DinaNews 4, February 2003
You are reading DinaNews, an informal newsletter that appears once a year. It supplies information on future events, comments on issues in informatics and other matters of interest to Dina people. Starting with this issue, DinaNews also prints the annual report of Dina activiteis in the preceding calender year: thus the "Dina Annual Report" will no more appear as a seperate publication.
Informatics and Techniquel in Agriculture 2003
Time: 27-28 February 2003
Place: Fuglsø Center, Mors
Chief Organizer: Iver Thyse
Arranged by: Dina, DaMet and DSIJ
According to plans, this issue of DinaNews will appear just as the Dina Annual Meeting is about to begin. We wish all participants in the event a profitable and animated meeting.
Dina Calendar 2003
Network Committee meeting
Dina Workshop - QTL mapping and marker assisted selection
Dina Workshop - Decision support and farmers
Dina/DaNet/DSIJ Annual Meeting 2003
DaNet Workshop - Intelligent technologies for future farming
DaNet Workshop - Gas and odour emission from livestock buildings
Dina Workshop - Principles and perspectives in evaluation of diagnostic rests
Dina Workshop - Mobile Internet
Network Committee Meeting
Nordic PhD Summer School - Reasoning under Uncertainty in Agriculture: Bayesian Networks and Graphical Models
Dina Workshop - Dispersal models with agriculture applications
Dina Workshop - Analysis of Phylogeny and Reticulate Evolution
Most of the events are dealt with in more detail elsewhere in this issue. See www.dina.dk/calendar for updated info.
Teaching information technology in the agricultural sciences
By Peter Sestoft
Only 15-20 years ago it was hard to do anything useful with a computer without writing a program for it. This situation has changed radically with the emergence of modern graphical user interfaces and, not the least, of spreadsheets. Nowadays, anybody leaving highschool can use a computer to calculate averages, draw graphs, sort data, and create colourful tables with a neat layout.
The widespread acceptance of computers would seem an excellent basis for providing students in the agricultural sciences with hard technological skills, such as programming skills. But the opposite has happened. Neither students nor study boards seem to find such skills important, judging from the number of participants at KVL's courses in data processing and programming.
In a way, this is quite understandable - after all, the job appears to get done without any programming, so why bother. But data processing tools are often used in a poor and misguided way, and it poses a serious threat to our candidates' chances of coping with new technology. Below find my grounds for these allegations.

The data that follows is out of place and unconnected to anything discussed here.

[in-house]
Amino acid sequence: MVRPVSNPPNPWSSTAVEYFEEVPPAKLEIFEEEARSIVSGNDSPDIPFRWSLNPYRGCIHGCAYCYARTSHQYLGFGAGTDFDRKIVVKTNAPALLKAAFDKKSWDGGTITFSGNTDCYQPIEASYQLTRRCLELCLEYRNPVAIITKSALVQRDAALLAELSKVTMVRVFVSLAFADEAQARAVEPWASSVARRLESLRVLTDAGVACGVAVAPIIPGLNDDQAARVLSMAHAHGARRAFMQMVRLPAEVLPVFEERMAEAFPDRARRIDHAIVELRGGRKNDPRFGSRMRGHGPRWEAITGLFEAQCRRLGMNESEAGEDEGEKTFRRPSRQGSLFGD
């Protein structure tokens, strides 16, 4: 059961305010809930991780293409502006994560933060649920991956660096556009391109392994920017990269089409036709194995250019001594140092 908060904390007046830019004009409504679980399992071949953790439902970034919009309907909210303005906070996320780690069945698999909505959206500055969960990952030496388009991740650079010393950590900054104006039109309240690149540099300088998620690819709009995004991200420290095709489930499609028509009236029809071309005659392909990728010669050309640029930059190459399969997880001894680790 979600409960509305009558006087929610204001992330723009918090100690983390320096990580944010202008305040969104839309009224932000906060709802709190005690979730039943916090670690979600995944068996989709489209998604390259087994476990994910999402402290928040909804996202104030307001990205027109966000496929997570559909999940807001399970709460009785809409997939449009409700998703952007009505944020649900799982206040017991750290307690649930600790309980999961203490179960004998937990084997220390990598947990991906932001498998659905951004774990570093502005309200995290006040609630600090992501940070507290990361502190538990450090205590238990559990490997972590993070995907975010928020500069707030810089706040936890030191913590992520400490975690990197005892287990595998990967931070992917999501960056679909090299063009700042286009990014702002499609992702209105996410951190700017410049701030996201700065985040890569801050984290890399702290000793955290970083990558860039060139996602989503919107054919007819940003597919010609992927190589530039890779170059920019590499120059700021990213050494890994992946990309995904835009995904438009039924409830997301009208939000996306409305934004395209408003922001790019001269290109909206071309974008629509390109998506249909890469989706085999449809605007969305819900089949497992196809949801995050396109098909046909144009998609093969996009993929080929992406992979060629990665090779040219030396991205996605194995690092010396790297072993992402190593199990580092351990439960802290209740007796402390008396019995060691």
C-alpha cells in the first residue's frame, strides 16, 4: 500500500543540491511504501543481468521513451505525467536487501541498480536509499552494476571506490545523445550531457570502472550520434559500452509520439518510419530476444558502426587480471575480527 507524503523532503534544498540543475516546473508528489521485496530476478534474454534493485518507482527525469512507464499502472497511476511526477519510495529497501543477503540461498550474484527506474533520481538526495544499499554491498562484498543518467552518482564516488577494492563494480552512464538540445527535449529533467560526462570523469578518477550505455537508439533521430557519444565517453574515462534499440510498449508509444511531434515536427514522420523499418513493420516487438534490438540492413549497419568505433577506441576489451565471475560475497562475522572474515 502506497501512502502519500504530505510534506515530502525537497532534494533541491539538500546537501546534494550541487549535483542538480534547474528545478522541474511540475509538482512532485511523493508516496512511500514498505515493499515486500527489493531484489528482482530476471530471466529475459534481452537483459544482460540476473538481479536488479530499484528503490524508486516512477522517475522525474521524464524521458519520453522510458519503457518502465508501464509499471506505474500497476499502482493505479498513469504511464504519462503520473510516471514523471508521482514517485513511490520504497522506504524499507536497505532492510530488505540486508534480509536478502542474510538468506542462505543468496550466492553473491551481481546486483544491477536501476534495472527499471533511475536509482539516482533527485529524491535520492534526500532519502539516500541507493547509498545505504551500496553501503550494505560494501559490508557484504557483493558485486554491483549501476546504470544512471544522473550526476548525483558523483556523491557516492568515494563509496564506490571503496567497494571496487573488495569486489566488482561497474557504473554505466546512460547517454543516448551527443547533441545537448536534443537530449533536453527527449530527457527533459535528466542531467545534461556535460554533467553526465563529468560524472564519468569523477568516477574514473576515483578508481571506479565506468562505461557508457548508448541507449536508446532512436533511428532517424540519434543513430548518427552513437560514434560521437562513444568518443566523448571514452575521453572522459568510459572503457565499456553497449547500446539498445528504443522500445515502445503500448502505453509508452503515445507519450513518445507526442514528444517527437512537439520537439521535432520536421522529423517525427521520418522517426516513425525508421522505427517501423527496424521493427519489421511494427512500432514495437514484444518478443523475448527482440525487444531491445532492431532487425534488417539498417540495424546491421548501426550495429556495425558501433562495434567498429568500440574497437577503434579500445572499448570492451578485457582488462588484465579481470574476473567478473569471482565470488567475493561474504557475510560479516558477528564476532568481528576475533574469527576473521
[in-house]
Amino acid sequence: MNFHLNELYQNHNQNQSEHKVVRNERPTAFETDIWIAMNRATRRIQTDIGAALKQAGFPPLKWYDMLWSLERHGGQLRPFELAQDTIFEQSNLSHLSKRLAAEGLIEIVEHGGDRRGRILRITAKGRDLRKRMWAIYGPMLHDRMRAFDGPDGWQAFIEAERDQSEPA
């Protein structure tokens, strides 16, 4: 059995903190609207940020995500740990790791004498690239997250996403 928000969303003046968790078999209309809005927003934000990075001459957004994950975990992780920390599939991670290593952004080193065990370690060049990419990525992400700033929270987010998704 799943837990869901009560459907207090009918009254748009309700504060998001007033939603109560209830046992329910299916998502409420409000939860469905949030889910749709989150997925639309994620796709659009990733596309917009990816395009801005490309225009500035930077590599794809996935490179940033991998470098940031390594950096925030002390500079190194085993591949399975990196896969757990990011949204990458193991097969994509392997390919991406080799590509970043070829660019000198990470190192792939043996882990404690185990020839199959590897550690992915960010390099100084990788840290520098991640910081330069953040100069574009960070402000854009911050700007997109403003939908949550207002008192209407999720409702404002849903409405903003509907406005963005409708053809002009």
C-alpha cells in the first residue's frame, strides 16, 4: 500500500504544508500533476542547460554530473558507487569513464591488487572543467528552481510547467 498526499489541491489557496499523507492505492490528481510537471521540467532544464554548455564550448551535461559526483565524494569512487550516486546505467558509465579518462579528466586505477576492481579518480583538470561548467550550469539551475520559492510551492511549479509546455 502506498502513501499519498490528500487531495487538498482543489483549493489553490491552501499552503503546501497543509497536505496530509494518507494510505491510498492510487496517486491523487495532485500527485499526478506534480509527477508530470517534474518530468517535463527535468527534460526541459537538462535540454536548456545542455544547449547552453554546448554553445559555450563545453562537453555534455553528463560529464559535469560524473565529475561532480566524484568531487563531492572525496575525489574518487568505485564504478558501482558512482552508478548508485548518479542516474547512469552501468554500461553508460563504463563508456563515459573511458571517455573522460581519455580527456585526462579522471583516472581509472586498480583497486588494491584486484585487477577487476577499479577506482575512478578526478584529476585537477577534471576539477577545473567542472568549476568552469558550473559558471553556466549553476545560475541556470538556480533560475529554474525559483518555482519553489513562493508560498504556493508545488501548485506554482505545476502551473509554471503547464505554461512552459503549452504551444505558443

Spreadsheets, such as the dominating Microsoft Excel, are OK for producing bar charts, pie charts and 2D plots. But they were designed for business use, not for presenting research, and they are useless for 3D and other more advanced graphs.
The tools that they replace (SAS) and many open source tools (gnuplot, R) do far better but are neglected because they have a more complicated user interfaces - and are harder to learn.
In addition, some of the technology is poor. For instance, Excel can add trendlines to graphs, based on multiple linear regression which seems to be implemented by highly unstable numerical algorithms so that the error can become very large.
Much better procedures have been known for decades and are used in more serious tools such as R, SAS and Matlab. But how would students of forestry, economy, agronomy and food science know? Nobody told them. We ought to do that.
Today most advanced equipment, whether in the office, lab, field, or greenhouse, has a built-in computer, and soon it will be connected to wireless networks. This permits the collection of vast amounts of data which in turn creates a need for processing these data. It would be extremely valuable if the people who know what the data mean were also able to imagine ways to collect, process and exploit these data.
Now, KVL's candidates should, in general, hardly devote their career to writing programs. But without a basic understanding of computation, how can they distinguish marketing hype from real technology in the Next Great Computer Thing? If the future decision makers or researchers have a weak technological basis, they will make illinformed or shortsighted decisions, to the detriment of our economy and our knowledge.
Agricultural scientists should note that concepts from computing and discrete mathematics (hierarchical state machines; graph theory) are increasingly being used to study and describe bio-logical systems such as regulatory networks.
It is also revealing that the frontier in bioinformatics is headed by physicists, maybe because they master the mix of mathematics, statistics and computer programming needed solve the computa-tional problems in biology.
I propose the following goals for the IT education in the agricultural sciences: